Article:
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Your heart is racing, the room suddenly feels sweltering, and you can’t stop your hands from shaking. You begin to feel anxious, and you don’t know why. You hope the feeling passes, but each day you feel these same symptoms creeping back. Constant anxiety, body tremors, and increased perspiration are now a part of your everyday life. Your appetite has decreased, and you simply don’t enjoy food the way you used to. You’re losing weight without even trying, and it’s dropping fast. Something isn’t right, but you can’t fully answer the “what,” or more importantly, the “why.” This is the scenario many people face prior to being diagnosed with Grave’s disease. This month, we want to promote Thyroid Awareness by putting the spotlight on Grave’s disease, and sharing one healthcare professional’s personal journey facing her new “normal” while shining a light of hope for others fighting the same fight.
Thyroid in a Nutshell
The thyroid gland affects quite a lot inside of your body. Compared to a car engine creating energy to power a vehicle, as Dr. Jeffrey R. Garber explains, the thyroid creates the power, or thyroid hormone, that your most vital organs need in order to function. Your brain, heart, kidneys, liver, and skin all depend on it. Basically, if your thyroid is not functioning properly, then neither are you.
Grave’s disease is an autoimmune disorder that results in the thyroid gland producing excessive hormones, which is also classified as hyperthyroidism. This disorder gets its name from the individual who initially described the condition in the early 19th century—Sir Robert Graves. Grave’s disease is caused by a fault in the immune system, in which an antibody is generated, which tricks the thyroid into thinking it needs to create more thyroid hormones than what is actually needed. The reasoning behind this immune system malfunction is still unknown. This overproduction of hormones can result in many symptoms, including but not limited to the following:
Anyone can develop Graves’s disease, but you will typically see multiple cases popping up in the same family, and more specifically, with women under the age of 40.
A Direct Support Professional’s Personal Struggle with Grave’s
Direct Support Professional (DSP), Lauren Spaw, has been dealing with Grave’s disease for almost two years now. Her symptoms first came to light immediately after the birth of her daughter, at the age of 27. During what was supposed to be one of the happiest times of her life, she was instead dealing with body tremors, heart palpitations, profuse sweating, body aches, decreased appetite, rapid weight loss, and difficulty sleeping. However, the worst of all was the intense anxiety, which quickly permeated every facet of her life.
Having never experienced anything like this before, confusion and worry set in quickly. “I began dealing with the symptoms, not really knowing what was going on with my body,” Lauren recalls. “I was a new mom dealing with what I originally thought was postpartum depression.” According to the Mayo Clinic, pregnancy or recent childbirth can increase the risk of developing Grave’s disease. However, with such commonalities between Grave’s and postpartum depression, the two are often confused, which can lead to problems or delays in diagnosis.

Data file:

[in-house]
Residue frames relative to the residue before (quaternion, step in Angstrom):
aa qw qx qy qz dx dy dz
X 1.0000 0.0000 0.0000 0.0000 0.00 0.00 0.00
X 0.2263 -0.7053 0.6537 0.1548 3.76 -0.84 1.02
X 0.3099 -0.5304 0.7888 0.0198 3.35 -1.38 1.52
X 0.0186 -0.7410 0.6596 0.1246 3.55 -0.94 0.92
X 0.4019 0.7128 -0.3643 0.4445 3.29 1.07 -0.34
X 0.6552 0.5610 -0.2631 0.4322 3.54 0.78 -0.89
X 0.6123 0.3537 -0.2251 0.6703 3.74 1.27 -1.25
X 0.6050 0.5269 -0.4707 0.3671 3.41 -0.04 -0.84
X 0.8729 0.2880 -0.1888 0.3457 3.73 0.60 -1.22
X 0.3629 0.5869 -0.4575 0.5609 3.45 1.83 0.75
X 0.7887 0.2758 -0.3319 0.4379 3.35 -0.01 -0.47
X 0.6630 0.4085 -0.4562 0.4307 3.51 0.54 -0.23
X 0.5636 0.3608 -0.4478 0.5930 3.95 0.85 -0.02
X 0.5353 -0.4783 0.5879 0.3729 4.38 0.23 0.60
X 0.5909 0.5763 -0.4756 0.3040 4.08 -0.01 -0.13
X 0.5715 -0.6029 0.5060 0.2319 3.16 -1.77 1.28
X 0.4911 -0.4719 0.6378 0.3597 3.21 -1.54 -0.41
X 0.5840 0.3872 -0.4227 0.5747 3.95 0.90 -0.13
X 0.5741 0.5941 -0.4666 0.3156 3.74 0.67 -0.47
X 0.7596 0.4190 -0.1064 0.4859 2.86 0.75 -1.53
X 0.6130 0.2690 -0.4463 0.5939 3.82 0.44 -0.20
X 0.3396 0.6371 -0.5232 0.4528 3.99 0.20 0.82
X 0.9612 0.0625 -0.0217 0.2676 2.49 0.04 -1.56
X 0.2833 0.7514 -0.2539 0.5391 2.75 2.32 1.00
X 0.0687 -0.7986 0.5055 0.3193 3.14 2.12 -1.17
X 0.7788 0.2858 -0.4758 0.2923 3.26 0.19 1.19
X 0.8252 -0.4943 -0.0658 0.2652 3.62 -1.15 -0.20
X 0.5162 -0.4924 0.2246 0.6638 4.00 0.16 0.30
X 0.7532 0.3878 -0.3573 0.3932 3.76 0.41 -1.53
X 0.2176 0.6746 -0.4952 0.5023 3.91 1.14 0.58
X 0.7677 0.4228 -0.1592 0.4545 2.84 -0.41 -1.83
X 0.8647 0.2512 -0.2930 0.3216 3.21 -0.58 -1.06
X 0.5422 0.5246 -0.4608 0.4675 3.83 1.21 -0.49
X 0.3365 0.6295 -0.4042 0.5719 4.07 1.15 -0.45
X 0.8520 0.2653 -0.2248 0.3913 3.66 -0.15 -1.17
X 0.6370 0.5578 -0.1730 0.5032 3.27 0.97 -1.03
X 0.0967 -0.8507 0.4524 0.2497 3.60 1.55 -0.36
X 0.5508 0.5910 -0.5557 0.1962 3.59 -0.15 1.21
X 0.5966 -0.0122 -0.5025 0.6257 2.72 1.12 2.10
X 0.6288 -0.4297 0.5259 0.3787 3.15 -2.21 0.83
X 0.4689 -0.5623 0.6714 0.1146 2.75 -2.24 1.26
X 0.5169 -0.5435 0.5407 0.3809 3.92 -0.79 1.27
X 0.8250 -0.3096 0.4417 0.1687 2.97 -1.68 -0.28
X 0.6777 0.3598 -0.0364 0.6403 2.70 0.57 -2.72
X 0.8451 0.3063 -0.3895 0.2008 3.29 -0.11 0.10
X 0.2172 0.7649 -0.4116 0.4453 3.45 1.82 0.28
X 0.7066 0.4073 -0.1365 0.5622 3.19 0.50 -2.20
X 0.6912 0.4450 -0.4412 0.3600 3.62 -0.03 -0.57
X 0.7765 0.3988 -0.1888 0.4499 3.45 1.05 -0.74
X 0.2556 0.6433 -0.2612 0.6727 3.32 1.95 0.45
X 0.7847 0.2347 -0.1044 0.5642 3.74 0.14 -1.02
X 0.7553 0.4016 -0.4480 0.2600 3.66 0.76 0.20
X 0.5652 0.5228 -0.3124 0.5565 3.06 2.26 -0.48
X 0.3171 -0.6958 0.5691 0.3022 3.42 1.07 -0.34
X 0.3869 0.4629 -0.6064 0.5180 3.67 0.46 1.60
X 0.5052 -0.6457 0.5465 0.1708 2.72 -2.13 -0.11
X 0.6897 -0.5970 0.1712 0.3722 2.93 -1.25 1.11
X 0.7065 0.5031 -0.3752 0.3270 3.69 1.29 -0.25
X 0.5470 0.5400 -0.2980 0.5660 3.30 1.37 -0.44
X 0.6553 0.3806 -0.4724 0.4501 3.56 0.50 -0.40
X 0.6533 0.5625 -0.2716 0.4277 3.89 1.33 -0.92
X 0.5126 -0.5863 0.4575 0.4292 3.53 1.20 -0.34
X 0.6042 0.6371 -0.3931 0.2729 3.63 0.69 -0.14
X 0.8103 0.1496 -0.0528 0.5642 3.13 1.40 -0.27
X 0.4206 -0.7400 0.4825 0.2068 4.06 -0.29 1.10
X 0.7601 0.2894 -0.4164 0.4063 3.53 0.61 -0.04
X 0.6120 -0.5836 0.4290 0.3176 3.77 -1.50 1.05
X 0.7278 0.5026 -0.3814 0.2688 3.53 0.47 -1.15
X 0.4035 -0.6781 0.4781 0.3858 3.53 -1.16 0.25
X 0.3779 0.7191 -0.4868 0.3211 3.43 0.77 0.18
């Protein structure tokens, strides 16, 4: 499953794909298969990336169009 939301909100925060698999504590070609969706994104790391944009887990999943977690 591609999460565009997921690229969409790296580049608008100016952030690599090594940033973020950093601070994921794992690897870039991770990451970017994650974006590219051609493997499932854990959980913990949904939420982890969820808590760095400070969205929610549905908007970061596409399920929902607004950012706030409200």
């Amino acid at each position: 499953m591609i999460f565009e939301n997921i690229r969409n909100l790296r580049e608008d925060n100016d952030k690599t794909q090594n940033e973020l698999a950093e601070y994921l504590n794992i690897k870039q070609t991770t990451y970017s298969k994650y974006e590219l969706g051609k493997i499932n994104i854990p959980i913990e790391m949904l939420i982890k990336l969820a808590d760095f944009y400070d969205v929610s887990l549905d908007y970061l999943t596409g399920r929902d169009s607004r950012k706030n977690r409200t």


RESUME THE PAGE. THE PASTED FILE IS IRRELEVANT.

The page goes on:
Lauren dealt with the frightening symptoms for six months before receiving her official diagnosis, and beginning her treatment of prescription thyroid medication and beta blockers. During those six months, her quality of life and relationships were greatly affected by the disease she describes as being mentally, physically, and emotionally draining. “I didn’t want to get out of bed, my whole body ached, and I sat and shook from sunup to sundown,” she says.
The Grave’s induced anxiety is something that Lauren carries with her every day, regardless of whether she is at home or at work. With a career in the Health and Human Services field, stress is typically a part of each shift, which can make the anxiety even greater. “I was constantly on edge, waiting for something bad to happen all of the time,” she says. However, even with the added stress and anxiety she’s experienced for the last two years, she has not budged from her career as a Direct Support Professional. When getting to know Lauren, it doesn’t take long to figure out how much she truly loves her clients, and her line of work.
In fact, passion and dedication might just be what has allowed Lauren to prevail during this difficult time in her life. The role of “mother” has complemented Lauren in more ways than she ever dreamed of, and in the end, any struggle is worth being able to watch her little girl grow and thrive each day. She has learned to be resilient and adapt to her new “normal.” “Learning that you are going to be really tired, and your body simply isn’t always up for what you want it to do has been the most challenging aspect of Grave’s,” she says. To anyone going through the same difficult scenario, she advises you to stay strong and trust your doctors! “It doesn’t go away,” she says, “but I promise it does get better!”
If you’re afraid that you might be experiencing the symptoms of Grave’s disease, we urge you to be proactive, and consult your physician. The journey to your new “normal” might be tough, but with the right treatment and support, you too can get through it!
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Posted by Michelle Adams on Jan 20, 2017 10:15:36 AM
Michelle Adams, Advertising and Social Media Specialist for Capital Healthcare Solutions and Harmony Home
Healthcare, enjoys life in Southwestern Pennsylvania with her husband and beloved dog.